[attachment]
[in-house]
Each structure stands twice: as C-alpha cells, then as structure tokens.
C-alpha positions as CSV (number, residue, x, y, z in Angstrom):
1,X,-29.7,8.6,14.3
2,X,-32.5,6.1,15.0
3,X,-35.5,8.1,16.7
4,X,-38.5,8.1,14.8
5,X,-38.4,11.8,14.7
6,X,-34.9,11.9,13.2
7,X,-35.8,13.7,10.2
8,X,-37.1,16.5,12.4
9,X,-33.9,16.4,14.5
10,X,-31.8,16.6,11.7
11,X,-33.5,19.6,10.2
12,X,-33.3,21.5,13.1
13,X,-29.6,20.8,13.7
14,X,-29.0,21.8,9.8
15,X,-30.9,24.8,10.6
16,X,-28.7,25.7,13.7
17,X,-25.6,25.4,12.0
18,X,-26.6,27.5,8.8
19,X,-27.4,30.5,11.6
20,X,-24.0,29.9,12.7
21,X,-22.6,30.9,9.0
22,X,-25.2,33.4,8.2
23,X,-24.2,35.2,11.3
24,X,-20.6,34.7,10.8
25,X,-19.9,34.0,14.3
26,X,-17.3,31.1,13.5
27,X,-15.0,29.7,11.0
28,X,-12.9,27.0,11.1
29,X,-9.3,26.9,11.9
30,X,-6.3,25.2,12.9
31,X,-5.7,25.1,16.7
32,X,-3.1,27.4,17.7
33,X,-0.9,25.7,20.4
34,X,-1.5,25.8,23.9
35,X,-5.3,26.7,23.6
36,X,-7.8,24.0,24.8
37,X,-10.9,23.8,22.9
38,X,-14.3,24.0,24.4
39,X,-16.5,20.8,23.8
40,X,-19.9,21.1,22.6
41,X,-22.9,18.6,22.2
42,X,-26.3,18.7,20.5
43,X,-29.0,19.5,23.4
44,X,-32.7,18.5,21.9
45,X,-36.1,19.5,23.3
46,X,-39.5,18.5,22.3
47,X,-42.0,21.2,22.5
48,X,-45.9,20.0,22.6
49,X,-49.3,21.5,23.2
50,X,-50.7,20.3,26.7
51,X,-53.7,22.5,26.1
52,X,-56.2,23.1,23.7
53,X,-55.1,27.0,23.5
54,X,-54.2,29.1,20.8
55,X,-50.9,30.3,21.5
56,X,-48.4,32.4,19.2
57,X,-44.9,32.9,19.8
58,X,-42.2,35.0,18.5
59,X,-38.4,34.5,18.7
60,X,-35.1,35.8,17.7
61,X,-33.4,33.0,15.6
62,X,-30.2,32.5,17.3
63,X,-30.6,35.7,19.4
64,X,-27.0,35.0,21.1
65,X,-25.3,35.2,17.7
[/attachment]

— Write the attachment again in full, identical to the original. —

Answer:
[in-house]
Each structure stands twice: as C-alpha cells, then as structure tokens.
C-alpha positions as CSV (number, residue, x, y, z in Angstrom):
1,X,-29.7,8.6,14.3
2,X,-32.5,6.1,15.0
3,X,-35.5,8.1,16.7
4,X,-38.5,8.1,14.8
5,X,-38.4,11.8,14.7
6,X,-34.9,11.9,13.2
7,X,-35.8,13.7,10.2
8,X,-37.1,16.5,12.4
9,X,-33.9,16.4,14.5
10,X,-31.8,16.6,11.7
11,X,-33.5,19.6,10.2
12,X,-33.3,21.5,13.1
13,X,-29.6,20.8,13.7
14,X,-29.0,21.8,9.8
15,X,-30.9,24.8,10.6
16,X,-28.7,25.7,13.7
17,X,-25.6,25.4,12.0
18,X,-26.6,27.5,8.8
19,X,-27.4,30.5,11.6
20,X,-24.0,29.9,12.7
21,X,-22.6,30.9,9.0
22,X,-25.2,33.4,8.2
23,X,-24.2,35.2,11.3
24,X,-20.6,34.7,10.8
25,X,-19.9,34.0,14.3
26,X,-17.3,31.1,13.5
27,X,-15.0,29.7,11.0
28,X,-12.9,27.0,11.1
29,X,-9.3,26.9,11.9
30,X,-6.3,25.2,12.9
31,X,-5.7,25.1,16.7
32,X,-3.1,27.4,17.7
33,X,-0.9,25.7,20.4
34,X,-1.5,25.8,23.9
35,X,-5.3,26.7,23.6
36,X,-7.8,24.0,24.8
37,X,-10.9,23.8,22.9
38,X,-14.3,24.0,24.4
39,X,-16.5,20.8,23.8
40,X,-19.9,21.1,22.6
41,X,-22.9,18.6,22.2
42,X,-26.3,18.7,20.5
43,X,-29.0,19.5,23.4
44,X,-32.7,18.5,21.9
45,X,-36.1,19.5,23.3
46,X,-39.5,18.5,22.3
47,X,-42.0,21.2,22.5
48,X,-45.9,20.0,22.6
49,X,-49.3,21.5,23.2
50,X,-50.7,20.3,26.7
51,X,-53.7,22.5,26.1
52,X,-56.2,23.1,23.7
53,X,-55.1,27.0,23.5
54,X,-54.2,29.1,20.8
55,X,-50.9,30.3,21.5
56,X,-48.4,32.4,19.2
57,X,-44.9,32.9,19.8
58,X,-42.2,35.0,18.5
59,X,-38.4,34.5,18.7
60,X,-35.1,35.8,17.7
61,X,-33.4,33.0,15.6
62,X,-30.2,32.5,17.3
63,X,-30.6,35.7,19.4
64,X,-27.0,35.0,21.1
65,X,-25.3,35.2,17.7